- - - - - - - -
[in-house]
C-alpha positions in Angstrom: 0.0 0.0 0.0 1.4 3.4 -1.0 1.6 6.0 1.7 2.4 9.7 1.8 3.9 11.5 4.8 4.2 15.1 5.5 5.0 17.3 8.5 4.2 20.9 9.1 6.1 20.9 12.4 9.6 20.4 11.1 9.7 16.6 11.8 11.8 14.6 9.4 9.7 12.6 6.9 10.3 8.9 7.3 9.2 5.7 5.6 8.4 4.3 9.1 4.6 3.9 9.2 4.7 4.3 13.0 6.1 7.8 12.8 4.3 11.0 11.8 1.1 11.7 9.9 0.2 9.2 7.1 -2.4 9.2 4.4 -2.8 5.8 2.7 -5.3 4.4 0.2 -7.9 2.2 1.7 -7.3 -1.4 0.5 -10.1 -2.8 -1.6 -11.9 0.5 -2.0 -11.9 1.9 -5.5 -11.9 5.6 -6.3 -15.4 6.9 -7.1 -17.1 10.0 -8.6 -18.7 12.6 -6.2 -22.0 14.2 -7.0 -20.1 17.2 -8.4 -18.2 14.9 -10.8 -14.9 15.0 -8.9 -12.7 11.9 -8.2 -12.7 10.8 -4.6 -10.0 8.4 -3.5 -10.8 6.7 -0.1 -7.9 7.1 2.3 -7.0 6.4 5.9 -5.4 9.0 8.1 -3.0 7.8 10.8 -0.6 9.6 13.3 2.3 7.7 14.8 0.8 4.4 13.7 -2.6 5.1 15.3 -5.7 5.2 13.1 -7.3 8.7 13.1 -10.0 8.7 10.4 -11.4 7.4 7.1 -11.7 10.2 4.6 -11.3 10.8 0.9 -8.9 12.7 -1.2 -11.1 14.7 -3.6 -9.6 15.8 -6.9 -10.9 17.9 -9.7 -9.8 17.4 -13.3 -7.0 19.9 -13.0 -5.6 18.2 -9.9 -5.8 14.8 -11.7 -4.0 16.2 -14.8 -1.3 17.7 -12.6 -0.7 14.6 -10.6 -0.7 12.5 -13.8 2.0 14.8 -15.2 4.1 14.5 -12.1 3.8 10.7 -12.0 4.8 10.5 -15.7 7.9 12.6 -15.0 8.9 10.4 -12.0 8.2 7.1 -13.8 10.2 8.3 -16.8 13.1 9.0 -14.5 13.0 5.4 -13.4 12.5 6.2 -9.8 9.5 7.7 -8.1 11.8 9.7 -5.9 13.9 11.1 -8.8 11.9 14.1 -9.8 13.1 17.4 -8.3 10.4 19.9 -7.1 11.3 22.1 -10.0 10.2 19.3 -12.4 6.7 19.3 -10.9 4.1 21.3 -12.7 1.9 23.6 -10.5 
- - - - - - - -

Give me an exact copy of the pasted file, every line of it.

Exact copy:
[in-house]
C-alpha positions in Angstrom: 0.0 0.0 0.0 1.4 3.4 -1.0 1.6 6.0 1.7 2.4 9.7 1.8 3.9 11.5 4.8 4.2 15.1 5.5 5.0 17.3 8.5 4.2 20.9 9.1 6.1 20.9 12.4 9.6 20.4 11.1 9.7 16.6 11.8 11.8 14.6 9.4 9.7 12.6 6.9 10.3 8.9 7.3 9.2 5.7 5.6 8.4 4.3 9.1 4.6 3.9 9.2 4.7 4.3 13.0 6.1 7.8 12.8 4.3 11.0 11.8 1.1 11.7 9.9 0.2 9.2 7.1 -2.4 9.2 4.4 -2.8 5.8 2.7 -5.3 4.4 0.2 -7.9 2.2 1.7 -7.3 -1.4 0.5 -10.1 -2.8 -1.6 -11.9 0.5 -2.0 -11.9 1.9 -5.5 -11.9 5.6 -6.3 -15.4 6.9 -7.1 -17.1 10.0 -8.6 -18.7 12.6 -6.2 -22.0 14.2 -7.0 -20.1 17.2 -8.4 -18.2 14.9 -10.8 -14.9 15.0 -8.9 -12.7 11.9 -8.2 -12.7 10.8 -4.6 -10.0 8.4 -3.5 -10.8 6.7 -0.1 -7.9 7.1 2.3 -7.0 6.4 5.9 -5.4 9.0 8.1 -3.0 7.8 10.8 -0.6 9.6 13.3 2.3 7.7 14.8 0.8 4.4 13.7 -2.6 5.1 15.3 -5.7 5.2 13.1 -7.3 8.7 13.1 -10.0 8.7 10.4 -11.4 7.4 7.1 -11.7 10.2 4.6 -11.3 10.8 0.9 -8.9 12.7 -1.2 -11.1 14.7 -3.6 -9.6 15.8 -6.9 -10.9 17.9 -9.7 -9.8 17.4 -13.3 -7.0 19.9 -13.0 -5.6 18.2 -9.9 -5.8 14.8 -11.7 -4.0 16.2 -14.8 -1.3 17.7 -12.6 -0.7 14.6 -10.6 -0.7 12.5 -13.8 2.0 14.8 -15.2 4.1 14.5 -12.1 3.8 10.7 -12.0 4.8 10.5 -15.7 7.9 12.6 -15.0 8.9 10.4 -12.0 8.2 7.1 -13.8 10.2 8.3 -16.8 13.1 9.0 -14.5 13.0 5.4 -13.4 12.5 6.2 -9.8 9.5 7.7 -8.1 11.8 9.7 -5.9 13.9 11.1 -8.8 11.9 14.1 -9.8 13.1 17.4 -8.3 10.4 19.9 -7.1 11.3 22.1 -10.0 10.2 19.3 -12.4 6.7 19.3 -10.9 4.1 21.3 -12.7 1.9 23.6 -10.5 